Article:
Brendan White, a portfolio manager with Cincinnati-based Fort Washington Investment Advisors, is going to shift 5%, or $55 million, of the firm's high-yield assets from double-B and above bonds into single-B's. The move is based on the view that both the high-yield market and the economy are set to rebound in the next six to 12 months. White says he has not started the reallocation yet, although the move is imminent, and that there are no specific triggers other than a close look at economic output figures, consumer confidence numbers or a rally in the stock market, all signs he is confident are improving.
White would not disclose any particular names as trade examples, but says he will more probably sell double-B rated bonds in the healthcare sector because most of the price appreciation has occurred in this sector. He will reallocate the proceeds of those sales into single-B rated cyclical bonds in either capital goods or telecom. For capital goods bonds, he cites some of the higher quality auto suppliers, on the view that a surge in consumer demand will benefit this sector. For telecom bonds, he says he will look at those names currently in the process of restructuring.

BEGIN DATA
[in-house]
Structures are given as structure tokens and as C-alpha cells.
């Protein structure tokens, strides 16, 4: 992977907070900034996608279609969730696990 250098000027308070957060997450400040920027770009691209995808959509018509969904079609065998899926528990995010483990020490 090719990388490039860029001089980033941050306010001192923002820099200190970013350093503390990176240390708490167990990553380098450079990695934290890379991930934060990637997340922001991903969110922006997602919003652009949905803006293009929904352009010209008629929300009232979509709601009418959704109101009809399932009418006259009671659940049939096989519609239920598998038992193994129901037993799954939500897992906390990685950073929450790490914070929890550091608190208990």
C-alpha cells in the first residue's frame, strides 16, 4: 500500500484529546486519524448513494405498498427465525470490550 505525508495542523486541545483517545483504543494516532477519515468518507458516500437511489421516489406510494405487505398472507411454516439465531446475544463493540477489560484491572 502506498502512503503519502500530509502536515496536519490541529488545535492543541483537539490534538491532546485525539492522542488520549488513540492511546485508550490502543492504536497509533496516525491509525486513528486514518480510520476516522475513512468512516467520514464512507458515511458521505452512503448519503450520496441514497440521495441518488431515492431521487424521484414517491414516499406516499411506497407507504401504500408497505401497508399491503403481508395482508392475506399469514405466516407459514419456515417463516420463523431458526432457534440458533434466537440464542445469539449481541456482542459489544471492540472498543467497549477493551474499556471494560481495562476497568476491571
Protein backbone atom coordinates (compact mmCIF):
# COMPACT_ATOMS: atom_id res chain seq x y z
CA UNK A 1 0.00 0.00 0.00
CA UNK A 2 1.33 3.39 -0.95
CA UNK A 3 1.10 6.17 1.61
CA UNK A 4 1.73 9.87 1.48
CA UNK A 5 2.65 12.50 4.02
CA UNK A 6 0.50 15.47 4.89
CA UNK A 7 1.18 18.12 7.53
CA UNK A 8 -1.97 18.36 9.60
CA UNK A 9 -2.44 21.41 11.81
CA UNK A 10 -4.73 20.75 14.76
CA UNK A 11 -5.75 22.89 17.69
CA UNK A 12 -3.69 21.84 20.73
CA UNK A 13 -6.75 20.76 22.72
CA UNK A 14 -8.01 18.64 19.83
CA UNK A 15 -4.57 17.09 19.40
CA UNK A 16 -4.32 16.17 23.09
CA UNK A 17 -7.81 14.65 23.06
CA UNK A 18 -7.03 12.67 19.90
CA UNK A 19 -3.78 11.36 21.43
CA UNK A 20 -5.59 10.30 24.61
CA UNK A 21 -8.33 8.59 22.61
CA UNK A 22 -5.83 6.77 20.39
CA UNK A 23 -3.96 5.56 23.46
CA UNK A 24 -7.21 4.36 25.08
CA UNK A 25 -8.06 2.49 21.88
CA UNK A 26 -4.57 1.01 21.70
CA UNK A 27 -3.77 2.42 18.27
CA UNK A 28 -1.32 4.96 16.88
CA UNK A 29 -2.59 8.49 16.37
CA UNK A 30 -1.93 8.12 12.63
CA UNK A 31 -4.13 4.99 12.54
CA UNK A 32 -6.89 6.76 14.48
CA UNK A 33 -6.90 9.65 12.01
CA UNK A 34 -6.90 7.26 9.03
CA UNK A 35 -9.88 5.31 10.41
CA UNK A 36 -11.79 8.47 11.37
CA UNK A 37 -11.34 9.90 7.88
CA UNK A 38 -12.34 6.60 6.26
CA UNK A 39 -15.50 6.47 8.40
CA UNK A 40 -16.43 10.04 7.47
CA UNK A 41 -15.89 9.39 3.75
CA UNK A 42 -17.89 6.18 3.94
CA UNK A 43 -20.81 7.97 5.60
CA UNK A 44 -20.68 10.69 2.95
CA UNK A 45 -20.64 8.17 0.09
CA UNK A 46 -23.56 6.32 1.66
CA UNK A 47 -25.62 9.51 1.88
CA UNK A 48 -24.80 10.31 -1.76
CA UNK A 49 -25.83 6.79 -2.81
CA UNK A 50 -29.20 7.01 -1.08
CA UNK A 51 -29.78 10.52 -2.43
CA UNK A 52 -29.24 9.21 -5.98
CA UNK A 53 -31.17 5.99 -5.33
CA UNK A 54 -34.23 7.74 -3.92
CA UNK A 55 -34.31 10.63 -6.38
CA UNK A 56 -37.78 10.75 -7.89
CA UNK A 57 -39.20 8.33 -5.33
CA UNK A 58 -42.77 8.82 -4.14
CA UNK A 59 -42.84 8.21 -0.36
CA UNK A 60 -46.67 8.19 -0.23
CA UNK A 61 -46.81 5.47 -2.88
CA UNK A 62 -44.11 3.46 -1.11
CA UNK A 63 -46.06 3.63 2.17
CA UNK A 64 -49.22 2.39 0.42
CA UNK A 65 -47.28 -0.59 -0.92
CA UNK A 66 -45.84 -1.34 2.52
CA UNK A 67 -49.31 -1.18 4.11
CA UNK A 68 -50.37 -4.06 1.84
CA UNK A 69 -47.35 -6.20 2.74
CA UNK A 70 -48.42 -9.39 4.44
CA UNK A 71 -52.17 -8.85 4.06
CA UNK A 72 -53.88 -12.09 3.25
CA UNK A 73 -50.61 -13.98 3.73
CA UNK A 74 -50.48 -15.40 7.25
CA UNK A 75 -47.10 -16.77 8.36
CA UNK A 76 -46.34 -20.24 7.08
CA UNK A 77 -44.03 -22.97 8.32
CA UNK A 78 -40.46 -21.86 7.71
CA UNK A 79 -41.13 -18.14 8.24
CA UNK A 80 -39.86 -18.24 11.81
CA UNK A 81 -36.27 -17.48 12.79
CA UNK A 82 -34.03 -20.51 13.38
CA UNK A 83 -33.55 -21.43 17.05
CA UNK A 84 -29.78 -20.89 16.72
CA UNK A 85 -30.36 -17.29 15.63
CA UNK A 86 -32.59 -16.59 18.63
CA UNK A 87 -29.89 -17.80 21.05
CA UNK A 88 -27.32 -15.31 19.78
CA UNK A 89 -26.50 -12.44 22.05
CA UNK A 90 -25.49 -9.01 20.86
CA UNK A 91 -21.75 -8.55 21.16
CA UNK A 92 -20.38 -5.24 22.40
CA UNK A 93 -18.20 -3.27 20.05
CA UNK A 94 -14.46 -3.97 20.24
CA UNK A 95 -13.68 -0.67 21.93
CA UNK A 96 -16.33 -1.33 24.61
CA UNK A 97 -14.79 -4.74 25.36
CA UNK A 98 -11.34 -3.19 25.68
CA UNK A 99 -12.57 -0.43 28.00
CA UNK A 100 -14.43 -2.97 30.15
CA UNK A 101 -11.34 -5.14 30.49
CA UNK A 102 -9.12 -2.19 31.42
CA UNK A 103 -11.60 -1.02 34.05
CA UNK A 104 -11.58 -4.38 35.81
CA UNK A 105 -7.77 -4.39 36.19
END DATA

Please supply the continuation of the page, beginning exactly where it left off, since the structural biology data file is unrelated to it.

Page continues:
White says he is considering buying into several energy companies recently downgraded by Moody's Investors Service as a result of the collapse of Enron. Two of those names include Calpine Corp. (Ba1/BB+) and Dynergy (Baa3/BBB+), but White declined to specify specific coupons or maturities. White says all of the firm's sales and purchases are in the five- to 10-year maturity range, as he says the high-yield market is not sensitive to duration or average life considerations.
White manages a $1.1 billion high-yield fund with an asset allocation of 57% double-B and above high-yield bonds, 40% single-B rated bonds and 3% triple-C rated bonds. By comparison, the Merrill Lynch high-yield master index that serves as a benchmark for this portfolio allocates 47% to double-Bs, 40% to single-Bs and 13% to triple-Cs.
With a 4.30-year duration, the fund is short its index's duration of 4.60 years.